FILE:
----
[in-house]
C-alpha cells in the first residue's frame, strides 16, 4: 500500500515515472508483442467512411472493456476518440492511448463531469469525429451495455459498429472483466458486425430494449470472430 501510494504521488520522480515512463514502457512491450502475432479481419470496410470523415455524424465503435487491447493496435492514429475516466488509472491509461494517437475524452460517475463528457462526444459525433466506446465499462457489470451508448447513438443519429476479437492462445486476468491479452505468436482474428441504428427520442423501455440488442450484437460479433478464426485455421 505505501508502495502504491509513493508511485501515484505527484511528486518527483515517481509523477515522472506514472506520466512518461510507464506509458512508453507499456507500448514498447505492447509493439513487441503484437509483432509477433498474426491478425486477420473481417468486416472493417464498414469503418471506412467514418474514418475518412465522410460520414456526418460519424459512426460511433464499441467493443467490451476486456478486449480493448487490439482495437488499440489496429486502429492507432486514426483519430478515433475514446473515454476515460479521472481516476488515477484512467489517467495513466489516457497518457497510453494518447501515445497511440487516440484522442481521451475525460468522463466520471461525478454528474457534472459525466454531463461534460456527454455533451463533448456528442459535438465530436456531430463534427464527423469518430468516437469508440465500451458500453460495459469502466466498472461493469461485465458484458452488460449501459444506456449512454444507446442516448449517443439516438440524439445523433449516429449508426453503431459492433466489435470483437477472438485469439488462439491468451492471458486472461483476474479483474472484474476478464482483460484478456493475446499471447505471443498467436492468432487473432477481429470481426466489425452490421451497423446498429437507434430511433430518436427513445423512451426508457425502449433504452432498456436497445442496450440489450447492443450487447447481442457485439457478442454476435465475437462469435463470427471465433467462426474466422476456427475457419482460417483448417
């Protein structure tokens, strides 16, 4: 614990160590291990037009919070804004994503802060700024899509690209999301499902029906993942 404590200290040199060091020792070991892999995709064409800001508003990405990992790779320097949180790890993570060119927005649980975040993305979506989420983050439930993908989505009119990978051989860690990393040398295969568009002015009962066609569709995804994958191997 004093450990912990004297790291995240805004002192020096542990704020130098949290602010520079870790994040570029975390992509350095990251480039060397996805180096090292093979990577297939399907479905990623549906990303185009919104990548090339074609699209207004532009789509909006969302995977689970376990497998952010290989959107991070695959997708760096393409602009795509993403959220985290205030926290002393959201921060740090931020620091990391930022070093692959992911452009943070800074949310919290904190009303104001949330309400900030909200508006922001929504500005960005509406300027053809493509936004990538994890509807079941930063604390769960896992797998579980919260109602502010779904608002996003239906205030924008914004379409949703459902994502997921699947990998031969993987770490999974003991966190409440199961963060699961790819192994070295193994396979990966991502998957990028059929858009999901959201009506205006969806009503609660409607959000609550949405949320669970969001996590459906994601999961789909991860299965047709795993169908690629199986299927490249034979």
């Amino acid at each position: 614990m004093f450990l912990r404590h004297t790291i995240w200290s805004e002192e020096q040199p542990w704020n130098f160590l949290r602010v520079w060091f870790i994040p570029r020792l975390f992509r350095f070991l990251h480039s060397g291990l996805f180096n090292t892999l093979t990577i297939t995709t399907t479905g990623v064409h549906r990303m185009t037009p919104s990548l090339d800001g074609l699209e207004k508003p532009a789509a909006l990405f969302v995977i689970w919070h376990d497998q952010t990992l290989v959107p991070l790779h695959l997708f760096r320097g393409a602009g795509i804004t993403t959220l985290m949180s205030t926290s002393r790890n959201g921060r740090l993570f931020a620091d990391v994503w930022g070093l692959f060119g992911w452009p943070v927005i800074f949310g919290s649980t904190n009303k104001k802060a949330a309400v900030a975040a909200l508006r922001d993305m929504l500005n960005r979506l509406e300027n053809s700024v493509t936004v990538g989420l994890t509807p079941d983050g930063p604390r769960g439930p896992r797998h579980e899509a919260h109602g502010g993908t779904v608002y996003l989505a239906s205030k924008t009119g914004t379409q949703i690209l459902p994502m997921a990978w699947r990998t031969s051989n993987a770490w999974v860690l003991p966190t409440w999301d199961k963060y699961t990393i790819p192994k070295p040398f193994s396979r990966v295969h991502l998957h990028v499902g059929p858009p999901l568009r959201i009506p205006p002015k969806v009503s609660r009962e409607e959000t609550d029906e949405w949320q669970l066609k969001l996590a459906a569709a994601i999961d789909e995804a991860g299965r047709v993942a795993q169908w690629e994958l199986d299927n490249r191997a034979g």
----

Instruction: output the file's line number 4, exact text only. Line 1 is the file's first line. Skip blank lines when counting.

């Amino acid at each position: 614990m004093f450990l912990r404590h004297t790291i995240w200290s805004e002192e020096q040199p542990w704020n130098f160590l949290r602010v520079w060091f870790i994040p570029r020792l975390f992509r350095f070991l990251h480039s060397g291990l996805f180096n090292t892999l093979t990577i297939t995709t399907t479905g990623v064409h549906r990303m185009t037009p919104s990548l090339d800001g074609l699209e207004k508003p532009a789509a909006l990405f969302v995977i689970w919070h376990d497998q952010t990992l290989v959107p991070l790779h695959l997708f760096r320097g393409a602009g795509i804004t993403t959220l985290m949180s205030t926290s002393r790890n959201g921060r740090l993570f931020a620091d990391v994503w930022g070093l692959f060119g992911w452009p943070v927005i800074f949310g919290s649980t904190n009303k104001k802060a949330a309400v900030a975040a909200l508006r922001d993305m929504l500005n960005r979506l509406e300027n053809s700024v493509t936004v990538g989420l994890t509807p079941d983050g930063p604390r769960g439930p896992r797998h579980e899509a919260h109602g502010g993908t779904v608002y996003l989505a239906s205030k924008t009119g914004t379409q949703i690209l459902p994502m997921a990978w699947r990998t031969s051989n993987a770490w999974v860690l003991p966190t409440w999301d199961k963060y699961t990393i790819p192994k070295p040398f193994s396979r990966v295969h991502l998957h990028v499902g059929p858009p999901l568009r959201i009506p205006p002015k969806v009503s609660r009962e409607e959000t609550d029906e949405w949320q669970l066609k969001l996590a459906a569709a994601i999961d789909e995804a991860g299965r047709v993942a795993q169908w690629e994958l199986d299927n490249r191997a034979g």